In January, 1999, after months of informal talks, Mr. Hall's firm - International Developers of Hudson, Ohio - signed a pact with the port authority pledging to pursue the project.

It called for International Developers to pay Toledo Express $85,000 an acre for about 20 acres, with an option to buy 130 acres as the development grows. The firm also was supposed to pay $10,000 in upfront money once the project was set for development.

But that money has never been paid, and groundbreaking dates kept being moved back.

Construction was to begin in April, 2000, then November, 2000, then early spring, 2001. Now, Mr. Hall is not offering a timetable.

“I'm not going to tell anybody something that I can't deliver on,” he said, the same sentiment he offered last year.

But port board members are becoming increasingly less receptive to that answer, and they are beginning to wonder if there are other developers who could build such a facility.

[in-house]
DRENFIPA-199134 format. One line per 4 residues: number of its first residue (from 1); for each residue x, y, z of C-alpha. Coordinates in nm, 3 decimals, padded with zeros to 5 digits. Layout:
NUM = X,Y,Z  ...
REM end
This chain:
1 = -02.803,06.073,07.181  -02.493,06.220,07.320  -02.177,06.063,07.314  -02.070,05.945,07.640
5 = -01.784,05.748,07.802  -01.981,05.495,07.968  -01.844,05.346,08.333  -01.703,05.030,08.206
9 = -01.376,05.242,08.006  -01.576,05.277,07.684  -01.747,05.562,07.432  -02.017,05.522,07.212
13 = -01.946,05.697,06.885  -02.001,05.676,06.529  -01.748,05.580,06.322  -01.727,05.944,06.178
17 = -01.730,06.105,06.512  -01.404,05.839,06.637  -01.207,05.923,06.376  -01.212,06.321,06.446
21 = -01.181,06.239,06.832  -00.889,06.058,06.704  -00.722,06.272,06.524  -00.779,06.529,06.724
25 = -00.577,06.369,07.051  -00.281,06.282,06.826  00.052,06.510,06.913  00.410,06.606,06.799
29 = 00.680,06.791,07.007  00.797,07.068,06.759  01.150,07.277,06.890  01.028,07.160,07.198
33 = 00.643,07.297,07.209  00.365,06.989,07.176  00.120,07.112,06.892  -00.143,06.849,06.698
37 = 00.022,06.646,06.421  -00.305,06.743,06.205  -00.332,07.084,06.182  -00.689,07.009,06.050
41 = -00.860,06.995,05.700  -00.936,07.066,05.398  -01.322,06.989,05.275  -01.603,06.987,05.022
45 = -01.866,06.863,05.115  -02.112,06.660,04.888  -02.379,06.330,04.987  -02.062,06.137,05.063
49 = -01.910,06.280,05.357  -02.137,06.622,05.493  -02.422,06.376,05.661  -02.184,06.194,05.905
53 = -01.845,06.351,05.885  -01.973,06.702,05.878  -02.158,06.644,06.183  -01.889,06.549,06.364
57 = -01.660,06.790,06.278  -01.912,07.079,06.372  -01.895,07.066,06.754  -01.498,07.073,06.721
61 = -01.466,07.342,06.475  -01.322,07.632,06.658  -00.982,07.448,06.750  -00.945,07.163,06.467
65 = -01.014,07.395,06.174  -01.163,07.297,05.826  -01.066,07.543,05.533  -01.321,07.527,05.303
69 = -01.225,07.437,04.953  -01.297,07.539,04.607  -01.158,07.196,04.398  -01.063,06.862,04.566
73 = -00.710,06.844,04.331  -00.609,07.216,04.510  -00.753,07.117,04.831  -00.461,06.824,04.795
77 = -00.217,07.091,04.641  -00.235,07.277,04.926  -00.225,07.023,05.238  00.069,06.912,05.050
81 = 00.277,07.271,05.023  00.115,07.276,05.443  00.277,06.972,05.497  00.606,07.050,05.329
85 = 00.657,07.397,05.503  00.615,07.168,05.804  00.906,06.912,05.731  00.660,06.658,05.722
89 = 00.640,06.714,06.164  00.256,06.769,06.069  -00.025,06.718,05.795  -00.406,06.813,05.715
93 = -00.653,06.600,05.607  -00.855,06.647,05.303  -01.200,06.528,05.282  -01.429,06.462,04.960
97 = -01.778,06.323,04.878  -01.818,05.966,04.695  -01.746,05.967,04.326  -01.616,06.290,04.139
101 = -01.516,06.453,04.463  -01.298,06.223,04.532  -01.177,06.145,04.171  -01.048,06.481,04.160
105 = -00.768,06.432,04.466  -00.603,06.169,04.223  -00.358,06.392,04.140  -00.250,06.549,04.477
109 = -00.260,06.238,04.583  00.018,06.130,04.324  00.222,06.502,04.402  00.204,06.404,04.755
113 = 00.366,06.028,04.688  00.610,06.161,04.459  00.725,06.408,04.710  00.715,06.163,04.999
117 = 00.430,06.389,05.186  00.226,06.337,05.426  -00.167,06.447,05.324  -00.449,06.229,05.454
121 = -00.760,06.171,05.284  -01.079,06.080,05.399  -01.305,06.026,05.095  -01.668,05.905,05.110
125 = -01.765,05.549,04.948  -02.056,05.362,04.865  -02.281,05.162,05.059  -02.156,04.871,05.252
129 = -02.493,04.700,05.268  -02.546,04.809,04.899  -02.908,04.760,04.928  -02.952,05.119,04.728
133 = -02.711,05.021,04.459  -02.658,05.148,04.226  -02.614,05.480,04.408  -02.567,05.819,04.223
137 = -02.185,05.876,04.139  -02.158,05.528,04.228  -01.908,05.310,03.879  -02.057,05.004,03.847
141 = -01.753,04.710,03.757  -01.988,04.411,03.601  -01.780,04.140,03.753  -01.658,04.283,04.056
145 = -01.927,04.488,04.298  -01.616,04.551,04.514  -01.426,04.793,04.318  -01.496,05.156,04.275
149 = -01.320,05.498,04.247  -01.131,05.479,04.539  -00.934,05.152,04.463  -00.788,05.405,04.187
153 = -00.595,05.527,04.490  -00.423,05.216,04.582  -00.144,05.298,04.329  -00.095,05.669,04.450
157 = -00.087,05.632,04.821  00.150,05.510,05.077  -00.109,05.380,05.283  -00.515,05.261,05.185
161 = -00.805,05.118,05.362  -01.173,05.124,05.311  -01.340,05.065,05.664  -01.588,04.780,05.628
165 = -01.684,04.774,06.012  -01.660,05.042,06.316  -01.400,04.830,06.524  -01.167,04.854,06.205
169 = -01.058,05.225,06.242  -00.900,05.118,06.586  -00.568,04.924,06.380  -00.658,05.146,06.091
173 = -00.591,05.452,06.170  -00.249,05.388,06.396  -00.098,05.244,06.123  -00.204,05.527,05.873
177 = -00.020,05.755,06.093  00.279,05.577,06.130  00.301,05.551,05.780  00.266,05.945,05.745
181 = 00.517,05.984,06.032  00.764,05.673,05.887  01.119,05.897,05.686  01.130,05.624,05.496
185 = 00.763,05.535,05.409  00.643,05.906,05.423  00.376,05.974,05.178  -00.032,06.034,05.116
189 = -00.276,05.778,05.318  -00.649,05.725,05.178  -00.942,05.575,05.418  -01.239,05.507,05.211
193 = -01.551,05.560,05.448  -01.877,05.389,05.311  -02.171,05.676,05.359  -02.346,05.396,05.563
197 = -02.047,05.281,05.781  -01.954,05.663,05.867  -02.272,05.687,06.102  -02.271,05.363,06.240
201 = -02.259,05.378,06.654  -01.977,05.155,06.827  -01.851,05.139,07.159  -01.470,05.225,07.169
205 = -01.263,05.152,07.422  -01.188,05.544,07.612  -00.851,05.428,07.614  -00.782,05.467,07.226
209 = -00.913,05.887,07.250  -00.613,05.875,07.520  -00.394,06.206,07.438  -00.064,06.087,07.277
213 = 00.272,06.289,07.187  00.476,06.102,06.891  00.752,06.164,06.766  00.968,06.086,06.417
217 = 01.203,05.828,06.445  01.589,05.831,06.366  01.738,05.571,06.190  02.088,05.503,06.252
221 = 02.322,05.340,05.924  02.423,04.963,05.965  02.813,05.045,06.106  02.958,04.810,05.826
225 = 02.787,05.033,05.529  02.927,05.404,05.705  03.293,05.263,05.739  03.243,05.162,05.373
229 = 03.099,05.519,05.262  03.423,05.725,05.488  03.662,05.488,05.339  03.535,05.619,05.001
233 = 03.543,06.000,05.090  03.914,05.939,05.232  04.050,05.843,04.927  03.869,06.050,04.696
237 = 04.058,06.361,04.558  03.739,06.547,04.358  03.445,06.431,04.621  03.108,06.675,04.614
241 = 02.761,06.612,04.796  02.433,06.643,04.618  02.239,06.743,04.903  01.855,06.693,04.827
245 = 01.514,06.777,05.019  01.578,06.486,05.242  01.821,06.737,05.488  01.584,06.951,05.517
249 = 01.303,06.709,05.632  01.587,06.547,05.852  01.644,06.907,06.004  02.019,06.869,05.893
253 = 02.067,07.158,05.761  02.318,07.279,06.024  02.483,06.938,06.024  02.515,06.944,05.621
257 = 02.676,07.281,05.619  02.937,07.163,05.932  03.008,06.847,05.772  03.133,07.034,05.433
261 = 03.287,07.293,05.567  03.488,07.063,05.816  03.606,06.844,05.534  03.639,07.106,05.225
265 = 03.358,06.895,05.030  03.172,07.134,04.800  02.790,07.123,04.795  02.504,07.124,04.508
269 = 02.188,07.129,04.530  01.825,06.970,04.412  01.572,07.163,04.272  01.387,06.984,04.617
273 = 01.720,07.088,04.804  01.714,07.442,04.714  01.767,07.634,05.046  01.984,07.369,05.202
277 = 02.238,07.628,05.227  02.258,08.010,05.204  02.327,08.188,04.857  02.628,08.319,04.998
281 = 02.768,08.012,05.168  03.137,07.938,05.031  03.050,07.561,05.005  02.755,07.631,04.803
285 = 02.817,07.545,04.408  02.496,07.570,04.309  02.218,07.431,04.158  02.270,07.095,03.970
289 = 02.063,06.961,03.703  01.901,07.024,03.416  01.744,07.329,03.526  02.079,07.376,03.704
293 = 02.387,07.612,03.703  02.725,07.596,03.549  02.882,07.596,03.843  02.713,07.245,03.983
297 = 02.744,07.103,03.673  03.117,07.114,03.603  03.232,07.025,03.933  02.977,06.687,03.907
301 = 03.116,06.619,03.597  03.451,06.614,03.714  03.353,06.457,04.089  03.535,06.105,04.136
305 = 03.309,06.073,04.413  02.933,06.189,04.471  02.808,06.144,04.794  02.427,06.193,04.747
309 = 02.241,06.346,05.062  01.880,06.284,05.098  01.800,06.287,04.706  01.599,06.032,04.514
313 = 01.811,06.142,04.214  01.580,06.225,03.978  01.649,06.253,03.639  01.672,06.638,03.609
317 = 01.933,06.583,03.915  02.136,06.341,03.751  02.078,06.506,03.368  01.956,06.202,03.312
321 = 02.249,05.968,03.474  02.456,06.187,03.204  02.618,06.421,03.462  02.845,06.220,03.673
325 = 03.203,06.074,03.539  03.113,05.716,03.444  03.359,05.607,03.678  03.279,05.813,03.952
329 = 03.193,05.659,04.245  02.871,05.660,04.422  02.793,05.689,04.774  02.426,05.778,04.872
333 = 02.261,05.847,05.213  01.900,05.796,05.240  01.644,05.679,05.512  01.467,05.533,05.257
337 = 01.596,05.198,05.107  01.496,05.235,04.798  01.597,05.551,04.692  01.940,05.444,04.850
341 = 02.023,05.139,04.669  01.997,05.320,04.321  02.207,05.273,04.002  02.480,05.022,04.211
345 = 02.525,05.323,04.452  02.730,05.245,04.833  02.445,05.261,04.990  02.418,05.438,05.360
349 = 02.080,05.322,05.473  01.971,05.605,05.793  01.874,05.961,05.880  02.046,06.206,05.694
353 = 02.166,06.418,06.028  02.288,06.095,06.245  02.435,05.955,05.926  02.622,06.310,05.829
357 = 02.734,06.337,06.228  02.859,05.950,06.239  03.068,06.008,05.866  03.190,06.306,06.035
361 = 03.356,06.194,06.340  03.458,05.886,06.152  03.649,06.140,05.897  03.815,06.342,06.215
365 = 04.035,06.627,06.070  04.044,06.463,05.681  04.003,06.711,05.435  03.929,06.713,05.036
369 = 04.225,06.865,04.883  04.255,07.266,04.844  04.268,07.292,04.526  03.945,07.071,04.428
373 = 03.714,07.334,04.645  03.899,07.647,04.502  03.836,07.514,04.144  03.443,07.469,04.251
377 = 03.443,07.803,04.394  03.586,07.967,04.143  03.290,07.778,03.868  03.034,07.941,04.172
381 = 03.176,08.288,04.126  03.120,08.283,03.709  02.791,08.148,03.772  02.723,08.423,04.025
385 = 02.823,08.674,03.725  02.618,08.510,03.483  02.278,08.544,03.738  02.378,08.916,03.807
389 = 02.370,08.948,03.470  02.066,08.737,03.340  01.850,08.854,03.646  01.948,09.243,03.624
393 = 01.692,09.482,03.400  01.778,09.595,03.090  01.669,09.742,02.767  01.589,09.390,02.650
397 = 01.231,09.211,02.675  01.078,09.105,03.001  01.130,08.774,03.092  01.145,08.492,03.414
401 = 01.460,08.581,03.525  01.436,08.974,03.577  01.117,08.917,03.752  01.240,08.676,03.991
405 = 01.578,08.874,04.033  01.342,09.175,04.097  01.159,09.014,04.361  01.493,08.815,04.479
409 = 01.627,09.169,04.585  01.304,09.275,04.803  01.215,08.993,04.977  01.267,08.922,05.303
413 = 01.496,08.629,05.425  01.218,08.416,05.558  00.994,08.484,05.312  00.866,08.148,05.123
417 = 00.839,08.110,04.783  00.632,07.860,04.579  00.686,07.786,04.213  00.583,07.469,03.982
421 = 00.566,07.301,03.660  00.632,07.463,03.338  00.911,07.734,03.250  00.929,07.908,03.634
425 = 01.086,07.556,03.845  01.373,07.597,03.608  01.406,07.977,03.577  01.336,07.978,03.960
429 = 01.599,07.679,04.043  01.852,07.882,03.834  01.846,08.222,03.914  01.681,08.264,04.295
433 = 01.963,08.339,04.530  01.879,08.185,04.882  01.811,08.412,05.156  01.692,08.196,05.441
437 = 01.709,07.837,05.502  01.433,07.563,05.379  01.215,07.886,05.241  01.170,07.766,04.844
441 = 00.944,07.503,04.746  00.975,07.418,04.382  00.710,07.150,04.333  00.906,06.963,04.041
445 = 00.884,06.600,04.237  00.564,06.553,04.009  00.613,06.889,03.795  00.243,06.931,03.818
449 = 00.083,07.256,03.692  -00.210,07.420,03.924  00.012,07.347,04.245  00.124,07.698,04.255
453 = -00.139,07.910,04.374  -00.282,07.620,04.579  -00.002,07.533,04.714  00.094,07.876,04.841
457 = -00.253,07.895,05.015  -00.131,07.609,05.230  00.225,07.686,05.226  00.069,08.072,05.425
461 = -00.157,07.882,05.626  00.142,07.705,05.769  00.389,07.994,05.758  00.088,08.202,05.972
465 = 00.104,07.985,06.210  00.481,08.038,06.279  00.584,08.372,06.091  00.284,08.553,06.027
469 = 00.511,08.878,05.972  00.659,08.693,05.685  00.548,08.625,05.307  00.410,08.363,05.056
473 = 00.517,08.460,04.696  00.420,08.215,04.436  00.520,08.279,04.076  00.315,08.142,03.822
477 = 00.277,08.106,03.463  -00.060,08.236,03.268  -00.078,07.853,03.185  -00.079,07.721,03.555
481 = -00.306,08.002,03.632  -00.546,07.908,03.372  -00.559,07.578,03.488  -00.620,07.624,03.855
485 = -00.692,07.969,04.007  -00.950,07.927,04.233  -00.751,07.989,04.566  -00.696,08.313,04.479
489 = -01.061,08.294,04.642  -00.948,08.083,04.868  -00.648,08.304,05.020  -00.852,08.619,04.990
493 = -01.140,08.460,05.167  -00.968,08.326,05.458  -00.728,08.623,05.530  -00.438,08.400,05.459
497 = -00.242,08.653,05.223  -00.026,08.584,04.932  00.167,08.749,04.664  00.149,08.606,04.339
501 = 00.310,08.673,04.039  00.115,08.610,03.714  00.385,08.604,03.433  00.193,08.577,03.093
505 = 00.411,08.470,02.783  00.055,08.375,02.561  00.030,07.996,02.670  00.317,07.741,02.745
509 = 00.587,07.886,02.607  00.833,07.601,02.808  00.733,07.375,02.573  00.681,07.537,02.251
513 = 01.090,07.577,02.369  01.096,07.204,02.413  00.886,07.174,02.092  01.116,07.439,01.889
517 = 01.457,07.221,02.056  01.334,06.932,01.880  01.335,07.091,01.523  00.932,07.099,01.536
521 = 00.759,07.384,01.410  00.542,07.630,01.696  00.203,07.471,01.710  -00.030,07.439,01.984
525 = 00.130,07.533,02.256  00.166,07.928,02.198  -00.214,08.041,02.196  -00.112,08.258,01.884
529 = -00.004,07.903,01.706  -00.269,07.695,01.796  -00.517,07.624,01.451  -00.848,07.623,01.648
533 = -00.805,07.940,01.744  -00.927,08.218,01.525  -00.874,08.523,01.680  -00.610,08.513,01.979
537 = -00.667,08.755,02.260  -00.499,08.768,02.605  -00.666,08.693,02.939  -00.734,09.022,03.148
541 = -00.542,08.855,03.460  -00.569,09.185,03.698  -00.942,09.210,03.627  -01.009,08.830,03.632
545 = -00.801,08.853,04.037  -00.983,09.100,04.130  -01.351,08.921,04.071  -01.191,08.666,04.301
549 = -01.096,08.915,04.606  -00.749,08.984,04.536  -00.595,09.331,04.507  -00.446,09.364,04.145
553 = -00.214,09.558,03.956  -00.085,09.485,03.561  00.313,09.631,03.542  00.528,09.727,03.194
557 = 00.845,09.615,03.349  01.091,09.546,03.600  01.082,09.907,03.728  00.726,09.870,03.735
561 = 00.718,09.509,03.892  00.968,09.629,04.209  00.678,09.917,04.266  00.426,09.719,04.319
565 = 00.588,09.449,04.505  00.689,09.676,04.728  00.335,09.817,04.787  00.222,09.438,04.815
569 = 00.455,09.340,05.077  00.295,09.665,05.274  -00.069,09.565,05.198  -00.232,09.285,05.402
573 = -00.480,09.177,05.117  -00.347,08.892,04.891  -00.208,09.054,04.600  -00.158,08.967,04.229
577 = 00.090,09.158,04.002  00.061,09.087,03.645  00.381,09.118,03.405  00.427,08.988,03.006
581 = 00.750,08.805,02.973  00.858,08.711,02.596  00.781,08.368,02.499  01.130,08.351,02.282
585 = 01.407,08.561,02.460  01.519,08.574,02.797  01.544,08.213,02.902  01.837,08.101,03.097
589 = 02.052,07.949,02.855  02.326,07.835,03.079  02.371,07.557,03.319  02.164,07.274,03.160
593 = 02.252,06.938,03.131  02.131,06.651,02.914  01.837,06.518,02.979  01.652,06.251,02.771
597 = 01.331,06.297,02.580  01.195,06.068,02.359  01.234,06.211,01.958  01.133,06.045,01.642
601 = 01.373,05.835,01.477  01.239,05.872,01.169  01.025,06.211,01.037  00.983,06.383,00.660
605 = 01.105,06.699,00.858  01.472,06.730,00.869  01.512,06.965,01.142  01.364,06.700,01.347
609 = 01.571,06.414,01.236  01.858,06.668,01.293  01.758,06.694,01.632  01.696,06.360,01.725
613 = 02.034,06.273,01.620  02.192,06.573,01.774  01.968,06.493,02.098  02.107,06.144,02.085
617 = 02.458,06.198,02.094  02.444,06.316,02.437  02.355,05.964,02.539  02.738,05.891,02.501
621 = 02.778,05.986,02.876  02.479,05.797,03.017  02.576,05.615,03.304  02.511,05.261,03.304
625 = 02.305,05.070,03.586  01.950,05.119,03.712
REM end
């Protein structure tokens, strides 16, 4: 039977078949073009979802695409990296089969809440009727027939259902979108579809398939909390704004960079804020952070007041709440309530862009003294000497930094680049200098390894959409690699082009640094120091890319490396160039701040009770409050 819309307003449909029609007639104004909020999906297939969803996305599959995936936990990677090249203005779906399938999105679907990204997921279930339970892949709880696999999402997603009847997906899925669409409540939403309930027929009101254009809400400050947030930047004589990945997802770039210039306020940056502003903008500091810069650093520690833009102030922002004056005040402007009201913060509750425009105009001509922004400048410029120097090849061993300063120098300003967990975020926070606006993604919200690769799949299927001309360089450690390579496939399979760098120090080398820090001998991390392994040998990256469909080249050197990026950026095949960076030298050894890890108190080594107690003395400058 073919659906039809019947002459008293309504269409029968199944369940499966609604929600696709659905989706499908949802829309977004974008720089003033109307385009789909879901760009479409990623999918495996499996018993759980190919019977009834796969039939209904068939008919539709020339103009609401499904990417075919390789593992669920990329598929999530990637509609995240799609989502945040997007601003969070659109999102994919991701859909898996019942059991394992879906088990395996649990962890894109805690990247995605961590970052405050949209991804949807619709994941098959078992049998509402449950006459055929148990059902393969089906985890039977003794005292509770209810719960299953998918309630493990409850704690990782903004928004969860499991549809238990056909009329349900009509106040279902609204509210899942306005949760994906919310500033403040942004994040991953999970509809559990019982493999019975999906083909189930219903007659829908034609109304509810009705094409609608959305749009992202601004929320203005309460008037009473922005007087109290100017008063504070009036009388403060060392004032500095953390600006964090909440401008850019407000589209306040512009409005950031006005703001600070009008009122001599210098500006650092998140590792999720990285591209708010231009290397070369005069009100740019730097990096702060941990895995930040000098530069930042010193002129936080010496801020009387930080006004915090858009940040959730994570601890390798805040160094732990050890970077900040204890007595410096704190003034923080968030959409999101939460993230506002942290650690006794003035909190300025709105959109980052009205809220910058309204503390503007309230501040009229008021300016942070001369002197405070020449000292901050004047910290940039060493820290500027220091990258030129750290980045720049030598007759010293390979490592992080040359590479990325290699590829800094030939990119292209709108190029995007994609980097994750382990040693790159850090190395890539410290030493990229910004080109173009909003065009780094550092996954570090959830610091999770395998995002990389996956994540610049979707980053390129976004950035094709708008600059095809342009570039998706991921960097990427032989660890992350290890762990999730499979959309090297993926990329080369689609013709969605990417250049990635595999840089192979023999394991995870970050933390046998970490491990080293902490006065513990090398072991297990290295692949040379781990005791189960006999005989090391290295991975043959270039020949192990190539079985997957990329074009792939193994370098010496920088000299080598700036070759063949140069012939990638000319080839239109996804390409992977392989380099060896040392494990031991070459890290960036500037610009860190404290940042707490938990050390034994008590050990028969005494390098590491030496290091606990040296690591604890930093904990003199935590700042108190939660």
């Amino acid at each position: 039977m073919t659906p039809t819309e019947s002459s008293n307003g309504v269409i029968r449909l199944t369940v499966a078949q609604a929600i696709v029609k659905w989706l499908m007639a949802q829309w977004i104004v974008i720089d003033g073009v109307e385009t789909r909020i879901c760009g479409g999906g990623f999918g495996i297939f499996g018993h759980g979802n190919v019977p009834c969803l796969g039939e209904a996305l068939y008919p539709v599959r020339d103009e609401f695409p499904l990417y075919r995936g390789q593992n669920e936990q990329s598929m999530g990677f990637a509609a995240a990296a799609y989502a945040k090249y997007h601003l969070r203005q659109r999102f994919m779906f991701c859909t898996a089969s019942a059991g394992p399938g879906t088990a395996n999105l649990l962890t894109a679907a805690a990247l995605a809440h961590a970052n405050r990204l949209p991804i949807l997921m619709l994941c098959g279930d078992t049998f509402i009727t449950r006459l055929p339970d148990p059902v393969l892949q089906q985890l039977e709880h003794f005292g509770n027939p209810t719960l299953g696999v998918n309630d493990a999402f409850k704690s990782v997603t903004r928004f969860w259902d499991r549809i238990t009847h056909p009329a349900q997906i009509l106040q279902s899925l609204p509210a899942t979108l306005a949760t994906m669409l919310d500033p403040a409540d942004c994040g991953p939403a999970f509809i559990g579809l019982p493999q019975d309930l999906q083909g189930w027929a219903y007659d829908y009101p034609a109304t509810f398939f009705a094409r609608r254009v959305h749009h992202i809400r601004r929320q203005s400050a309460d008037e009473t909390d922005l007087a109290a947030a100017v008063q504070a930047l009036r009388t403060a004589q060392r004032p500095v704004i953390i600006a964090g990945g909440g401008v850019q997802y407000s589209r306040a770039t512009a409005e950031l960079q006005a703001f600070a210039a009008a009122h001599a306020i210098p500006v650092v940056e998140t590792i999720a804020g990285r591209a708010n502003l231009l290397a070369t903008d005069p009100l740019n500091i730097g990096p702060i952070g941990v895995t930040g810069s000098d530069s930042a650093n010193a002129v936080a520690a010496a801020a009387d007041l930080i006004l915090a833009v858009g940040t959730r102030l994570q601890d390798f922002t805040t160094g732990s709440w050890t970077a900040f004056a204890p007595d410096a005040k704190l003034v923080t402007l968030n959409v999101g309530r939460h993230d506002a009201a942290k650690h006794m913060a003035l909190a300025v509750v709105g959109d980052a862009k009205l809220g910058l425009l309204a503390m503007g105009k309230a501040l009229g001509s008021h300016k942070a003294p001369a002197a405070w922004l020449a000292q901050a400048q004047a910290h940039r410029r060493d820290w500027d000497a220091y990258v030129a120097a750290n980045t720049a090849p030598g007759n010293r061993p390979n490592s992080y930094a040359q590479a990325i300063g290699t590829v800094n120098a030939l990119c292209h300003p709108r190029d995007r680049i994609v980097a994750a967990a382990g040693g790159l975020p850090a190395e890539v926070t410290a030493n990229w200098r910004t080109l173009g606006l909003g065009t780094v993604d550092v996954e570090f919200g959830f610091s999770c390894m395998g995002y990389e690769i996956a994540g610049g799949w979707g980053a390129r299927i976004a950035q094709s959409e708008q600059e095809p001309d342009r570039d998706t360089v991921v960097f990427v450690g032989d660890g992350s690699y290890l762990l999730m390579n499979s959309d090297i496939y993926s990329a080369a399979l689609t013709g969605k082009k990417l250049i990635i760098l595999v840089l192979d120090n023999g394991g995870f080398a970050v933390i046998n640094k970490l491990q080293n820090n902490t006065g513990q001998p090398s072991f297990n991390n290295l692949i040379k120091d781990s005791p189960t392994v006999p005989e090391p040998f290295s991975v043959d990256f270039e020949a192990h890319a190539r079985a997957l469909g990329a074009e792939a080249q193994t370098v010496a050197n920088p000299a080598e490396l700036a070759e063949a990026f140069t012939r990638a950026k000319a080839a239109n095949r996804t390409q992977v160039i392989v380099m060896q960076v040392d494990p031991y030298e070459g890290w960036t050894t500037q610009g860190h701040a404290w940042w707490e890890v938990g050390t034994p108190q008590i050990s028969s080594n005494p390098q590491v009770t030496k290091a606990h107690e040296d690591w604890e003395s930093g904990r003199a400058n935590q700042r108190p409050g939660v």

In other business, the board:

w Decided to take a month to negotiate with Wolf Creek Development Corp. on a fair purchase price for nine acres Wolf Creek owns on the northwest corner of I-475 and Salisbury Road.

The agency wants the land to build a freeway interchange for better access to Toledo Express and had considered asking the court to set the price. The port is willing to spend $551,220; Wolf Creek insists the property is worth at least three times that.

w Agreed to give V/Gladieux Enterprises the airport food and merchandise concessions contract, but not before a heated exchange between Mr. Nicholson and board member Jerry Chabler.